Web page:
Chile's President Sebastián Piñera Echenique deplored the low voter turnout in the 28 October elections for 345 municipalities, which handed his left-wing opponents a relative victory and may herald their success in the general elections of November 2013. The officialist Renovación Nacional lost important municipal governments like Concepción or inside the Santiago conurbation, and cabinet changes were expected as the government began to plan its strategy for 2013. Renovación won 37.47 of votes cast and the center-left Concertación 43.1 per cent, Reuters reported on 29 October, also qualifying the unprecedented abstention as the government's "second defeat." The head of the Electoral Service Juan Ignacio García said on 28 October that a lower turnout was normal in municipal elections, and anticipated the usual 15 per cent abstention rate to rise to 40 per cent this time, EFE reported. In turned out to be 60 per cent or over, with Dpa reporting on "dozens" of polling stations where nobody voted. Piñera, president since 2009, said on 28 October that many "exercised their right not to" vote but that this was "an alarm signal for democracy" in Chile. The "voluntary vote means respecting the freedom of citizens, but liberty also signifies duties," he said, stating nevertheless that "we have very carefully listened to the message" of this abstention. Changes in election laws in 1990 allowed citizens to vote or not, while automatic voter inscription placed the number of registered voters this year at 13.4 million, EFE reported. The president was expected to partially reshuffle his cabinet before or around 11 November, as two ministers were cited by media as possible presidential hopefuls. The law required ministers who would be candidates in the general elections of 17 November 2013 to leave office by 16 November if they were running for parliamentary or Senate seats, or a little later if competing for the presidency, EFE reported.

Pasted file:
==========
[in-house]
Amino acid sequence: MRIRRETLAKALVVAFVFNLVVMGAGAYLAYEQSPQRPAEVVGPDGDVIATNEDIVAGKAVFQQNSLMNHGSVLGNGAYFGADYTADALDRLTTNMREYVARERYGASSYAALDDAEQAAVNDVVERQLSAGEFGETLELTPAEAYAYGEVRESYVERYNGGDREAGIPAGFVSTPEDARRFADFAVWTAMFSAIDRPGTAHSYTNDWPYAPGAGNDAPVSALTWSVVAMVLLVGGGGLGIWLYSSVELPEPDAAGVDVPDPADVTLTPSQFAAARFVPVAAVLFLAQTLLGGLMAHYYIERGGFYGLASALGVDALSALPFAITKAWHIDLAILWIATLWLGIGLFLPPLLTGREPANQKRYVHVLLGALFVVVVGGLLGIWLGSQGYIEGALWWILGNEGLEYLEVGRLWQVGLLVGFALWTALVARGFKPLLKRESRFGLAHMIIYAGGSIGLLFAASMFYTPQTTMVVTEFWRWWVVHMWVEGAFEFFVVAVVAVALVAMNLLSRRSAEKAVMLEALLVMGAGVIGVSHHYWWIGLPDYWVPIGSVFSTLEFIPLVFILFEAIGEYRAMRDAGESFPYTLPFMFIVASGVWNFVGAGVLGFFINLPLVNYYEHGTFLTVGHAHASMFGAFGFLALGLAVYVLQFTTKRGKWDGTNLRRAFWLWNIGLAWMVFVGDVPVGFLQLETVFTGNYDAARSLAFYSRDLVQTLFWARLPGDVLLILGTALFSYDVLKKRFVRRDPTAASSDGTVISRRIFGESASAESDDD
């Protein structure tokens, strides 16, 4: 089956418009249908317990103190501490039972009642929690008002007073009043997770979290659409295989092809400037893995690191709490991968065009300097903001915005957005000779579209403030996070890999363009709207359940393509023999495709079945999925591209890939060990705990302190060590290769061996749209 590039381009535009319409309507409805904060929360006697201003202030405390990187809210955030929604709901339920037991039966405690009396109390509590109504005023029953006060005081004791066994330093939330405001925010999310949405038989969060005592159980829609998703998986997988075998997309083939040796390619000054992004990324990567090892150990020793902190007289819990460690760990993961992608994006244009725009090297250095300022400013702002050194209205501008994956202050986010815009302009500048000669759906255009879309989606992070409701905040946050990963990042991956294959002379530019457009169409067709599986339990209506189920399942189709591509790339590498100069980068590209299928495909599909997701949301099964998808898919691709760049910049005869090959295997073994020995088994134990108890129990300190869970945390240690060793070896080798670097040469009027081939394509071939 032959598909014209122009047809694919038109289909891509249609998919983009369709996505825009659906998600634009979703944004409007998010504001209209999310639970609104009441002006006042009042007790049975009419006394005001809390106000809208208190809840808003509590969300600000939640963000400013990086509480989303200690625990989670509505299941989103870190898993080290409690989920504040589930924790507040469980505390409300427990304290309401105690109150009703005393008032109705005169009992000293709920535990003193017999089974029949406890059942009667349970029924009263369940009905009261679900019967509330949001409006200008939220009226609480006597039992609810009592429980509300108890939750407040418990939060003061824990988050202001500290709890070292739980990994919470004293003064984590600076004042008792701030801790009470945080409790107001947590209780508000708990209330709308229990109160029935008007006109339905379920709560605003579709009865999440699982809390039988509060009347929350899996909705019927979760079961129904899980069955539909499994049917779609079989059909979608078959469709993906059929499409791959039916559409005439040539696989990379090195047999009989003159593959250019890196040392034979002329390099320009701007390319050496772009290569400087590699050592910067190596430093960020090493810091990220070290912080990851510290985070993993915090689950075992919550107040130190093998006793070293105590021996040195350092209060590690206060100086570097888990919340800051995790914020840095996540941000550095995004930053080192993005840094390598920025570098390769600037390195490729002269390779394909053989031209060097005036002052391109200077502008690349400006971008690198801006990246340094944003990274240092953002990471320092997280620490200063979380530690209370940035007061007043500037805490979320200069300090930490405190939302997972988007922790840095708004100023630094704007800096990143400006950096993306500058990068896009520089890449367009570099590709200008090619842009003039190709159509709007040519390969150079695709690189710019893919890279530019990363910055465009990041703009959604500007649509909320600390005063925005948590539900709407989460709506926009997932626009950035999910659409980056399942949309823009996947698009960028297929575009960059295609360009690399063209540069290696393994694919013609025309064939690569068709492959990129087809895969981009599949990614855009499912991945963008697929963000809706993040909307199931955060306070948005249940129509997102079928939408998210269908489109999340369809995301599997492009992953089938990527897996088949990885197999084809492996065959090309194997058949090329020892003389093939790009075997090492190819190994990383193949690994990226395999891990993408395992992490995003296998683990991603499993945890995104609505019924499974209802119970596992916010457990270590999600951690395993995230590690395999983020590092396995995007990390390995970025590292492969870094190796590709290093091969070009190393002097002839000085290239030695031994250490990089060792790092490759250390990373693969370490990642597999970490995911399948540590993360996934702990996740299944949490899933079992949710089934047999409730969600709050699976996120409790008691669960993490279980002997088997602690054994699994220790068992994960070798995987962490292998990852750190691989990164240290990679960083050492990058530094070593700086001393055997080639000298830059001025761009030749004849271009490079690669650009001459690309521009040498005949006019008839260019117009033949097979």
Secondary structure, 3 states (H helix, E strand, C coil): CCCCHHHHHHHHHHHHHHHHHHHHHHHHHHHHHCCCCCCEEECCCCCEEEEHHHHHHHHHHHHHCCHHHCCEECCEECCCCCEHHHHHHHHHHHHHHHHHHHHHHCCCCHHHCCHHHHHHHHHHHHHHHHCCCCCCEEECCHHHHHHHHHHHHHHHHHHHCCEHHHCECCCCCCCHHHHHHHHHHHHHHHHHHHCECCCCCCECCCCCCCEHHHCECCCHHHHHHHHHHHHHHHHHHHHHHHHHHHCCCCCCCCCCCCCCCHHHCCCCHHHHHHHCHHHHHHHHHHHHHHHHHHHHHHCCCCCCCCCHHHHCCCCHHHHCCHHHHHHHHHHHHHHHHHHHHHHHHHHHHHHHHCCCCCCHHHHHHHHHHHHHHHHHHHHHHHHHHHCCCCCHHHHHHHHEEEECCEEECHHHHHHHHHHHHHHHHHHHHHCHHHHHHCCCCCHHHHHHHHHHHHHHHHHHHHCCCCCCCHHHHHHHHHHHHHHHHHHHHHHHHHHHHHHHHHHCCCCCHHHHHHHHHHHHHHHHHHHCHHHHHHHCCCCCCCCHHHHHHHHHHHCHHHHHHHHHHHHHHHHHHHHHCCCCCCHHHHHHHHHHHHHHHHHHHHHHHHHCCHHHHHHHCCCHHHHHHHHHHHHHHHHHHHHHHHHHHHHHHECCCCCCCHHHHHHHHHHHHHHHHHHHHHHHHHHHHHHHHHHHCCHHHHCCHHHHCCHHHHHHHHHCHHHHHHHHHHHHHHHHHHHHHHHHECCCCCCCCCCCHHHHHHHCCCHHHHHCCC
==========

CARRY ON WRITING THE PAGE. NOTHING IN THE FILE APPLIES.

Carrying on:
Colombian leaders voice divisions at party congress